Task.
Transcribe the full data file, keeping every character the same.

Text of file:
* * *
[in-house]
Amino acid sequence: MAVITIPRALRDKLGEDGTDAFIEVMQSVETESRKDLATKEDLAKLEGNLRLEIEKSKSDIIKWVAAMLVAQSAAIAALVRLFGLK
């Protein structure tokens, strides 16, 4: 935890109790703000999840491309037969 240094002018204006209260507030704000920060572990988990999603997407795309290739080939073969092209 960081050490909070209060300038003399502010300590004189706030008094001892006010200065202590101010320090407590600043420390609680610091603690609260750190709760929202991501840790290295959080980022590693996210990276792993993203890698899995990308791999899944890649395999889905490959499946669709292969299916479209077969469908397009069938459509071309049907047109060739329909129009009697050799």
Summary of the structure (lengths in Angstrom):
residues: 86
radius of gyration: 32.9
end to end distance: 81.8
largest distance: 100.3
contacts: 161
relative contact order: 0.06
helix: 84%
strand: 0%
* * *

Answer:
[in-house]
Amino acid sequence: MAVITIPRALRDKLGEDGTDAFIEVMQSVETESRKDLATKEDLAKLEGNLRLEIEKSKSDIIKWVAAMLVAQSAAIAALVRLFGLK
């Protein structure tokens, strides 16, 4: 935890109790703000999840491309037969 240094002018204006209260507030704000920060572990988990999603997407795309290739080939073969092209 960081050490909070209060300038003399502010300590004189706030008094001892006010200065202590101010320090407590600043420390609680610091603690609260750190709760929202991501840790290295959080980022590693996210990276792993993203890698899995990308791999899944890649395999889905490959499946669709292969299916479209077969469908397009069938459509071309049907047109060739329909129009009697050799």
Summary of the structure (lengths in Angstrom):
residues: 86
radius of gyration: 32.9
end to end distance: 81.8
largest distance: 100.3
contacts: 161
relative contact order: 0.06
helix: 84%
strand: 0%